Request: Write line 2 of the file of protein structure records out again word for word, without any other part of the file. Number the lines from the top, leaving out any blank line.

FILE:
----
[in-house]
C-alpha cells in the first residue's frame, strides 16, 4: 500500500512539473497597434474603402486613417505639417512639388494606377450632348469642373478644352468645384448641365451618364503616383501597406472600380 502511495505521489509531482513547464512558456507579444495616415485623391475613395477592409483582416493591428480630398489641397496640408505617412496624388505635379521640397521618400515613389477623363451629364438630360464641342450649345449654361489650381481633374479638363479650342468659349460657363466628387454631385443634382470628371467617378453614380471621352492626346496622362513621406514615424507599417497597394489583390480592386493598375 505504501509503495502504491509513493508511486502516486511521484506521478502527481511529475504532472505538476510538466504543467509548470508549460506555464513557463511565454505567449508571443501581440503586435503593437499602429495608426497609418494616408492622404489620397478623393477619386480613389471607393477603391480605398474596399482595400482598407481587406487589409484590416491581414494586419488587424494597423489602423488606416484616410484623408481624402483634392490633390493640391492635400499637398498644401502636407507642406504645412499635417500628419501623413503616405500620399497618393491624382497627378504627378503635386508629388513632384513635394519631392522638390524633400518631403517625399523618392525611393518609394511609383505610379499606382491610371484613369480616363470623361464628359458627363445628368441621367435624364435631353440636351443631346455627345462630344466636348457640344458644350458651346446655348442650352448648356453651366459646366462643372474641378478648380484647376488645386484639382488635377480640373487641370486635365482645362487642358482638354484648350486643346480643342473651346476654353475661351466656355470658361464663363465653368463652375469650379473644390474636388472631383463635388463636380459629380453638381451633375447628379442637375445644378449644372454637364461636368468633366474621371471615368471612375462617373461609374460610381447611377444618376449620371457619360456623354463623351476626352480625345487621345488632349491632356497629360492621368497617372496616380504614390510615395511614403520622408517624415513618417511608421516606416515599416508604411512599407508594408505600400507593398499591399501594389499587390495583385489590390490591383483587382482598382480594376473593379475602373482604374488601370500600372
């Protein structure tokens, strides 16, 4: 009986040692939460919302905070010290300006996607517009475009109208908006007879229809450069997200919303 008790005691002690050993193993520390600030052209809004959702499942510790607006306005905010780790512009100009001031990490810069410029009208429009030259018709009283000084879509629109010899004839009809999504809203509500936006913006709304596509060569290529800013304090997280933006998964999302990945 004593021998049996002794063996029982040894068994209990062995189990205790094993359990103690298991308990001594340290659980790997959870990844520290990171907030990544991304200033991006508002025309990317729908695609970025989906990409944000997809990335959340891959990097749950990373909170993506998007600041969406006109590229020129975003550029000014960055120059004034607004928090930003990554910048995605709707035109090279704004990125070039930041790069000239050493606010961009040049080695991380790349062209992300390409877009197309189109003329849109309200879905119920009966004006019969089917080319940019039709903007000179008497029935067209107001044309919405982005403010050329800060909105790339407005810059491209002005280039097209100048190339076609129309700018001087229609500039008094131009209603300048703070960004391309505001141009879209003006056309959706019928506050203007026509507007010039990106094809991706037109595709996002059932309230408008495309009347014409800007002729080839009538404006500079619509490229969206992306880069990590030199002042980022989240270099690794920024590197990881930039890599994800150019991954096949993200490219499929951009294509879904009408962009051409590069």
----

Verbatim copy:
C-alpha cells in the first residue's frame, strides 16, 4: 500500500512539473497597434474603402486613417505639417512639388494606377450632348469642373478644352468645384448641365451618364503616383501597406472600380 502511495505521489509531482513547464512558456507579444495616415485623391475613395477592409483582416493591428480630398489641397496640408505617412496624388505635379521640397521618400515613389477623363451629364438630360464641342450649345449654361489650381481633374479638363479650342468659349460657363466628387454631385443634382470628371467617378453614380471621352492626346496622362513621406514615424507599417497597394489583390480592386493598375 505504501509503495502504491509513493508511486502516486511521484506521478502527481511529475504532472505538476510538466504543467509548470508549460506555464513557463511565454505567449508571443501581440503586435503593437499602429495608426497609418494616408492622404489620397478623393477619386480613389471607393477603391480605398474596399482595400482598407481587406487589409484590416491581414494586419488587424494597423489602423488606416484616410484623408481624402483634392490633390493640391492635400499637398498644401502636407507642406504645412499635417500628419501623413503616405500620399497618393491624382497627378504627378503635386508629388513632384513635394519631392522638390524633400518631403517625399523618392525611393518609394511609383505610379499606382491610371484613369480616363470623361464628359458627363445628368441621367435624364435631353440636351443631346455627345462630344466636348457640344458644350458651346446655348442650352448648356453651366459646366462643372474641378478648380484647376488645386484639382488635377480640373487641370486635365482645362487642358482638354484648350486643346480643342473651346476654353475661351466656355470658361464663363465653368463652375469650379473644390474636388472631383463635388463636380459629380453638381451633375447628379442637375445644378449644372454637364461636368468633366474621371471615368471612375462617373461609374460610381447611377444618376449620371457619360456623354463623351476626352480625345487621345488632349491632356497629360492621368497617372496616380504614390510615395511614403520622408517624415513618417511608421516606416515599416508604411512599407508594408505600400507593398499591399501594389499587390495583385489590390490591383483587382482598382480594376473593379475602373482604374488601370500600372